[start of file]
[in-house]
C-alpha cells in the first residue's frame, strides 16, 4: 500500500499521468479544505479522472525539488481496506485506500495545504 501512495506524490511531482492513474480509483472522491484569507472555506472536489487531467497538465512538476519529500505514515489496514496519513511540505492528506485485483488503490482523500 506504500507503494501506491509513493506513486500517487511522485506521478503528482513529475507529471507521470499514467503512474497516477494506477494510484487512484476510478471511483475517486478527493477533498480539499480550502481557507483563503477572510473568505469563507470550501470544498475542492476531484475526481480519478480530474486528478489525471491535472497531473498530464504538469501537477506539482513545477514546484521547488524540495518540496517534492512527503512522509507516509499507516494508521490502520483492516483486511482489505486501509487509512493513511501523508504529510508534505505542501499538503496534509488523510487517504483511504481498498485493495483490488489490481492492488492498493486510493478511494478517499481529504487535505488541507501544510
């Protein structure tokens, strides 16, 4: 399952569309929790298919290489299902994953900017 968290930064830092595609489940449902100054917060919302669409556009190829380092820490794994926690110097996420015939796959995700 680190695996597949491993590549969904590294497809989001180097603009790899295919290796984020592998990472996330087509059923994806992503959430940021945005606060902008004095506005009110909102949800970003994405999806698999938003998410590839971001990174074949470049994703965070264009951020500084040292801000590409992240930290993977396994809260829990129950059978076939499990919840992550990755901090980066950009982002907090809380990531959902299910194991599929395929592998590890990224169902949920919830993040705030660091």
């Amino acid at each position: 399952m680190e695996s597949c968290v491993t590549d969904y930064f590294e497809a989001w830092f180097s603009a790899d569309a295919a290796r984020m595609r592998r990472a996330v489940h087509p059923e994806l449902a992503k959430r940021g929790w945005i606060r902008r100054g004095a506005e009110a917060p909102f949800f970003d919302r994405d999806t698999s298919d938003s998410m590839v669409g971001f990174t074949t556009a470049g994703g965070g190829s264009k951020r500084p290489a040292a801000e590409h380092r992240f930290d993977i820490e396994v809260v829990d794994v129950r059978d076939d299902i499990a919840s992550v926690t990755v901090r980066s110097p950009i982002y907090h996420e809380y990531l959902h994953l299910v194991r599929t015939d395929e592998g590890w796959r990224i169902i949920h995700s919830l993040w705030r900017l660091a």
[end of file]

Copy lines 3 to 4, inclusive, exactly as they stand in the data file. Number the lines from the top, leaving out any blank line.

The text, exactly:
């Protein structure tokens, strides 16, 4: 399952569309929790298919290489299902994953900017 968290930064830092595609489940449902100054917060919302669409556009190829380092820490794994926690110097996420015939796959995700 680190695996597949491993590549969904590294497809989001180097603009790899295919290796984020592998990472996330087509059923994806992503959430940021945005606060902008004095506005009110909102949800970003994405999806698999938003998410590839971001990174074949470049994703965070264009951020500084040292801000590409992240930290993977396994809260829990129950059978076939499990919840992550990755901090980066950009982002907090809380990531959902299910194991599929395929592998590890990224169902949920919830993040705030660091």
């Amino acid at each position: 399952m680190e695996s597949c968290v491993t590549d969904y930064f590294e497809a989001w830092f180097s603009a790899d569309a295919a290796r984020m595609r592998r990472a996330v489940h087509p059923e994806l449902a992503k959430r940021g929790w945005i606060r902008r100054g004095a506005e009110a917060p909102f949800f970003d919302r994405d999806t698999s298919d938003s998410m590839v669409g971001f990174t074949t556009a470049g994703g965070g190829s264009k951020r500084p290489a040292a801000e590409h380092r992240f930290d993977i820490e396994v809260v829990d794994v129950r059978d076939d299902i499990a919840s992550v926690t990755v901090r980066s110097p950009i982002y907090h996420e809380y990531l959902h994953l299910v194991r599929t015939d395929e592998g590890w796959r990224i169902i949920h995700s919830l993040w705030r900017l660091a």